A former senior adviser to the SNP Government says there hasn’t been any “active campaigning” for independence, one year before Nicola Sturgeon wants to have another referendum.
Kevin Pringle told our politics podcast, The Stooshie, that the focus has been on the process of a vote rather than the substance.
In the latest edition, the former spin chief, widely seen as the brains behind the SNP’s earlier success and 2014 campaign, says a new prospectus for independence will need to be published.
He hailed Ms Sturgeon’s record-length term in office, reflects on the party’s policy legacy and offers his view on whether the first minister will lead the party to the next election.
‘Building the case for independence’
Asked if he thinks there will be a referendum in 2023, Mr Pringle said: “For me the most important thing is it takes place over the course of this parliamentary term.
“I believe that will be the case.”
Legislation to underpin a referendum will come soon and be passed at Holyrood, he said.
Then a new “white paper” which sets out the prospectus for an independent state would be published.
“That will start to do what hasn’t really be done now – really you could argue since the last referendum – which is to start arguing and building the case for independence itself.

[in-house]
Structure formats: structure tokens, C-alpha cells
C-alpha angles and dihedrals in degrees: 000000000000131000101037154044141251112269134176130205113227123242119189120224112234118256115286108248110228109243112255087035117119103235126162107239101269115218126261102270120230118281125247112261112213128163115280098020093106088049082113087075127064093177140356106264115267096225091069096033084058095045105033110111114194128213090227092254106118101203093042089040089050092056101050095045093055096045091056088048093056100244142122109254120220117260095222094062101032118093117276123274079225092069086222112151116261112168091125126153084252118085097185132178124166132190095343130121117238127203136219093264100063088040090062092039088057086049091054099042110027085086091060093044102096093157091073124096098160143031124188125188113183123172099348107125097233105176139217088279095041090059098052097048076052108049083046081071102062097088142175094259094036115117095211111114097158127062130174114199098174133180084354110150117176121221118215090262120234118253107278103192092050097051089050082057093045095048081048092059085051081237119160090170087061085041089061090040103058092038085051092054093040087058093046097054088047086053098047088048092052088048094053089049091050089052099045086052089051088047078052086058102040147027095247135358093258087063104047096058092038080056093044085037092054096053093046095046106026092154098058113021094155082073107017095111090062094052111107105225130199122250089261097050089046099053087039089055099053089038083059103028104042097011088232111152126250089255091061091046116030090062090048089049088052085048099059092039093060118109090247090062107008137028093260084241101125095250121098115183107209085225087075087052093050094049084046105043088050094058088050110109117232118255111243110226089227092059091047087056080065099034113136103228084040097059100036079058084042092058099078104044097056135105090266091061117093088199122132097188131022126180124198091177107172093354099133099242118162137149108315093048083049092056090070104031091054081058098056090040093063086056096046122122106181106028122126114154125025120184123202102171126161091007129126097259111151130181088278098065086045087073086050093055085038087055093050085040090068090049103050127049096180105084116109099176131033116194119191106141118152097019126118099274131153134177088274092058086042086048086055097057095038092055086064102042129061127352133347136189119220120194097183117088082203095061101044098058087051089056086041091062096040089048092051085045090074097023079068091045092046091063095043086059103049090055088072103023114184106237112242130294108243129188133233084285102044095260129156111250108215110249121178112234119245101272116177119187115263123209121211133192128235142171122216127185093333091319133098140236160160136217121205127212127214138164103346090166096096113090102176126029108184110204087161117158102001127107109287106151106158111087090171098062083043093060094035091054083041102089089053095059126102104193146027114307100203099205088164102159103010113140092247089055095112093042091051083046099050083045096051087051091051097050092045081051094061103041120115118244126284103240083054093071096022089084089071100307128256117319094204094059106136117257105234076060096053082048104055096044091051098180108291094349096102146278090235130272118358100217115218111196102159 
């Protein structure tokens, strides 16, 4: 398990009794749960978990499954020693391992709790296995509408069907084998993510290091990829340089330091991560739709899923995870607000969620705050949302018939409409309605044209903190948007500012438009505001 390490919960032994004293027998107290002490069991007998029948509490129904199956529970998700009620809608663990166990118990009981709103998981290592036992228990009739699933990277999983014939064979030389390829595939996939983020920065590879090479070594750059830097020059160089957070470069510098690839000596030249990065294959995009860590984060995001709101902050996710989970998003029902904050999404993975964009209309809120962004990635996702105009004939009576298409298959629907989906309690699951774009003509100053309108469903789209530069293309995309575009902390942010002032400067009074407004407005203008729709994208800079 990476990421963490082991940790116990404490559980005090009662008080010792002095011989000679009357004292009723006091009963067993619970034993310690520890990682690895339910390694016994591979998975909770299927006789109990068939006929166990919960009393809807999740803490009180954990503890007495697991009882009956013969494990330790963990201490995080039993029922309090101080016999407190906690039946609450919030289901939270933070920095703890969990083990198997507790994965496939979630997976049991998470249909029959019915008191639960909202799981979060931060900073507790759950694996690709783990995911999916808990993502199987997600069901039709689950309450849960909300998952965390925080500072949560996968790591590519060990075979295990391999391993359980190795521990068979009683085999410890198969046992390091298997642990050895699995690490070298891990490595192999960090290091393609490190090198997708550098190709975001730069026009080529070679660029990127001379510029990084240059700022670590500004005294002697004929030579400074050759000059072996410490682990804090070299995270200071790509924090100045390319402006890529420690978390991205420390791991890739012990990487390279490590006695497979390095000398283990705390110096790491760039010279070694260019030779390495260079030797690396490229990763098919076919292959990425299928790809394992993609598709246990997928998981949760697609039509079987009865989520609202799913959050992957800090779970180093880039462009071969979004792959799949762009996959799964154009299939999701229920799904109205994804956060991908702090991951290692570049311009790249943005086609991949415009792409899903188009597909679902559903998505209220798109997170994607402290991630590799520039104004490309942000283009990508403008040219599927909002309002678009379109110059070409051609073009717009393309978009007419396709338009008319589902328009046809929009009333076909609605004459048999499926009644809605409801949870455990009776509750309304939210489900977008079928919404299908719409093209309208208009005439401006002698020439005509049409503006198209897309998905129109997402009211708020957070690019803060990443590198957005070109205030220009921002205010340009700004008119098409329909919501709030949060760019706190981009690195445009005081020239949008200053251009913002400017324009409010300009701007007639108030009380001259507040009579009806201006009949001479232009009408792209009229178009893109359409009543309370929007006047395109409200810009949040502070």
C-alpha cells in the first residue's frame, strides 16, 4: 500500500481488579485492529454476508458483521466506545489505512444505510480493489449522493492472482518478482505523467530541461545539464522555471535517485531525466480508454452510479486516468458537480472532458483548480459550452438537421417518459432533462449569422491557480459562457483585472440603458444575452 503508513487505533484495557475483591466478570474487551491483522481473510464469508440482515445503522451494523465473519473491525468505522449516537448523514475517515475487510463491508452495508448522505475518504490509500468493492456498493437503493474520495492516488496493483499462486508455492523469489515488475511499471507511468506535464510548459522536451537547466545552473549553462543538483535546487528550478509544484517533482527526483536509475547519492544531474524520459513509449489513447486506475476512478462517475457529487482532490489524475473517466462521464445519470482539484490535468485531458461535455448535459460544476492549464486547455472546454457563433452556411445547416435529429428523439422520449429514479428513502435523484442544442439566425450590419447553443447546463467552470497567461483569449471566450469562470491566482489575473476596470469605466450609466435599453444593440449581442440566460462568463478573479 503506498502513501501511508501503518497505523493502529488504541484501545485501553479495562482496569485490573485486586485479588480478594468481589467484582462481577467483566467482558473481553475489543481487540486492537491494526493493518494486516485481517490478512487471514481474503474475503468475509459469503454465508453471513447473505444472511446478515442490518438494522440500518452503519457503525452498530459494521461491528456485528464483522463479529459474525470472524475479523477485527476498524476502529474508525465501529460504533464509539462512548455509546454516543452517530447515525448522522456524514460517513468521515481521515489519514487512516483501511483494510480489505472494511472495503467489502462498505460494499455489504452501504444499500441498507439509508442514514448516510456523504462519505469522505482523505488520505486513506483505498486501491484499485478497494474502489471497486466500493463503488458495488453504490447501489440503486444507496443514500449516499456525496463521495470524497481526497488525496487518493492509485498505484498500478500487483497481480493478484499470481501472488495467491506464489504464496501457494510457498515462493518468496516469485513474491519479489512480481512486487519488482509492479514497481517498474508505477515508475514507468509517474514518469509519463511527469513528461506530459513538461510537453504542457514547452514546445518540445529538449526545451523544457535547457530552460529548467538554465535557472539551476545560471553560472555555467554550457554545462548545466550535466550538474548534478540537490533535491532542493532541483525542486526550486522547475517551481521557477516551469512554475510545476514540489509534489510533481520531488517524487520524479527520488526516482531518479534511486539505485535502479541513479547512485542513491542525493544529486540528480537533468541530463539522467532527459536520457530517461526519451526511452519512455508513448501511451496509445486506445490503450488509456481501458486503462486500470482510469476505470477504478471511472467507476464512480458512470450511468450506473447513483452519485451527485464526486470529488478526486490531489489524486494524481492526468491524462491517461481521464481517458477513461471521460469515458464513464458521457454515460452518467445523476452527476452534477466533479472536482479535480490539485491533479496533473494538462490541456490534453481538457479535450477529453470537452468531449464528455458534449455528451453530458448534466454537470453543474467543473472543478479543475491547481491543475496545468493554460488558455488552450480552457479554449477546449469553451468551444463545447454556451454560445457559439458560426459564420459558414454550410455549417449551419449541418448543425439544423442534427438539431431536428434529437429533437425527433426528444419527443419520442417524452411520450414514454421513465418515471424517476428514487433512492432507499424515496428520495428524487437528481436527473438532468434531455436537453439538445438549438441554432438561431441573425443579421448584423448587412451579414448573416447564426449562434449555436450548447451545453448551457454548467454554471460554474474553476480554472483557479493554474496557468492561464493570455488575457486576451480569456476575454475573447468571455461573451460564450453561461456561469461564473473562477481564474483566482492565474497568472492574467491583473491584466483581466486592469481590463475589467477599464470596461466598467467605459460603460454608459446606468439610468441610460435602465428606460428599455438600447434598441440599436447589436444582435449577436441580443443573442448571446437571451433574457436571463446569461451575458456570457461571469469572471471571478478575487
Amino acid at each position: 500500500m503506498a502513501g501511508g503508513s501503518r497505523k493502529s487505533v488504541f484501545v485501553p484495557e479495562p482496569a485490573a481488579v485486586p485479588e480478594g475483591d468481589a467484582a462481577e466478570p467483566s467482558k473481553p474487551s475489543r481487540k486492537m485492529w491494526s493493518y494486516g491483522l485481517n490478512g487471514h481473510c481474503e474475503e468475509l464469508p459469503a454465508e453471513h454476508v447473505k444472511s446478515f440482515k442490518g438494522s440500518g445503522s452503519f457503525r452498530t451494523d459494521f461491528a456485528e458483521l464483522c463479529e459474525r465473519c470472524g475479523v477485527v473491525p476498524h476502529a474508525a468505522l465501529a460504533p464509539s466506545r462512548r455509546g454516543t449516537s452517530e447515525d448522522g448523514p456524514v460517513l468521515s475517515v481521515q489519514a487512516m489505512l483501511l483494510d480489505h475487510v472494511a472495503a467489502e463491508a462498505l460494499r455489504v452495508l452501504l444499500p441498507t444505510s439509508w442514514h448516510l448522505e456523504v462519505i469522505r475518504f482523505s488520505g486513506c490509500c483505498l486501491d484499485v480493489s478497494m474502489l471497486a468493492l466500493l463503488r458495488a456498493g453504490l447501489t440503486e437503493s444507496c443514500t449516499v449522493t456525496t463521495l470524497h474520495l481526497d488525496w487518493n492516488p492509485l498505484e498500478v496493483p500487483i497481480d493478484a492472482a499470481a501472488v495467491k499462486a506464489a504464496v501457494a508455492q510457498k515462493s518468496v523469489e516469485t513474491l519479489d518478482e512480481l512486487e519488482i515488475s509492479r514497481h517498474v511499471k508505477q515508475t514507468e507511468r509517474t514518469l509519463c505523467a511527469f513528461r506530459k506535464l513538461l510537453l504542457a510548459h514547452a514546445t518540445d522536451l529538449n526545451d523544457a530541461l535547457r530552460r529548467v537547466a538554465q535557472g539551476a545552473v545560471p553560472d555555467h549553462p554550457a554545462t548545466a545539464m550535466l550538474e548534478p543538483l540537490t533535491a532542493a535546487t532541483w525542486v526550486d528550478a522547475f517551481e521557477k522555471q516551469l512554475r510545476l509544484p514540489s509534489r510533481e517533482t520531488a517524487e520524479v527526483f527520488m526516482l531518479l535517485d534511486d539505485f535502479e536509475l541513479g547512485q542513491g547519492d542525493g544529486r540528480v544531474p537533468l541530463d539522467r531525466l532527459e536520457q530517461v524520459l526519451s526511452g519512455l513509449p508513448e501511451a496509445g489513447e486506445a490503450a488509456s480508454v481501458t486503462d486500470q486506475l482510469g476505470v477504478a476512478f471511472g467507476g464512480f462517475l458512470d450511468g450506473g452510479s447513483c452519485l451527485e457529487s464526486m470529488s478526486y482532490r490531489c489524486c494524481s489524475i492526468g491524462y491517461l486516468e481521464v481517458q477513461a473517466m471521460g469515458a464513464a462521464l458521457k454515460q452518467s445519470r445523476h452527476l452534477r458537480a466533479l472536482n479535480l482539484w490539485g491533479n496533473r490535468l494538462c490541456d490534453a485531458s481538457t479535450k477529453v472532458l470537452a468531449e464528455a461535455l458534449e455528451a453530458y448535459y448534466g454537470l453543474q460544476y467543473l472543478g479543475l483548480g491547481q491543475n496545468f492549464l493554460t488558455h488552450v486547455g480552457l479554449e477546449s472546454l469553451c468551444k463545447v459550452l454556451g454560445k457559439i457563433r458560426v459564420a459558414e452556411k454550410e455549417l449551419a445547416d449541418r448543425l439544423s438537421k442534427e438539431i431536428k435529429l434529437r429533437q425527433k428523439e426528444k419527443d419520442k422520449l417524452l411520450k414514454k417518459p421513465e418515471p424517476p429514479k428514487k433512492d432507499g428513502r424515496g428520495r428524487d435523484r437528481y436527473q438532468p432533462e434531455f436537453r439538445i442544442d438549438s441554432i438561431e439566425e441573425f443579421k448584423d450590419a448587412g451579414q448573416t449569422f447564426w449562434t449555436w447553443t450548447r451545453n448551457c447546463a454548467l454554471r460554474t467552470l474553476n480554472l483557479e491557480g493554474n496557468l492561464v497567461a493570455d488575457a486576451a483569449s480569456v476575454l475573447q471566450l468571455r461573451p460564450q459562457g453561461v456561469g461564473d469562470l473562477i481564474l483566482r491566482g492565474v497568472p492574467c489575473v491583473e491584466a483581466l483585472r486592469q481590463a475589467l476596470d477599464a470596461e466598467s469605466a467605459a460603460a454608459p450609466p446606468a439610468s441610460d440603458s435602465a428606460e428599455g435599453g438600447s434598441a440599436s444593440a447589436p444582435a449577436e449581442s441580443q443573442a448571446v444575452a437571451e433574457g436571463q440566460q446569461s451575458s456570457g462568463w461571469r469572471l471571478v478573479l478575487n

“Really what we’ve had since, let’s say since the Brexit referendum reignited the case for independence in Scotland, we’ve basically had a debate about or a campaign for a referendum.
“There hasn’t been any active campaigning for independence. That will start to change, quickly I think.
“It will be underpinned by those documents.”
The starting point of around 45% for independence is a “very high base” to build on, he said.
Who is Kevin Pringle?
Mr Pringle, originally from Perth, went to Aberdeen University and was credited with being among the most influential back-room strategists for the SNP.
He helped steer the party under Alex Salmond to the landslide victory in 2011.
That success paved the way for the 2014 referendum, which he oversaw with Ms Sturgeon.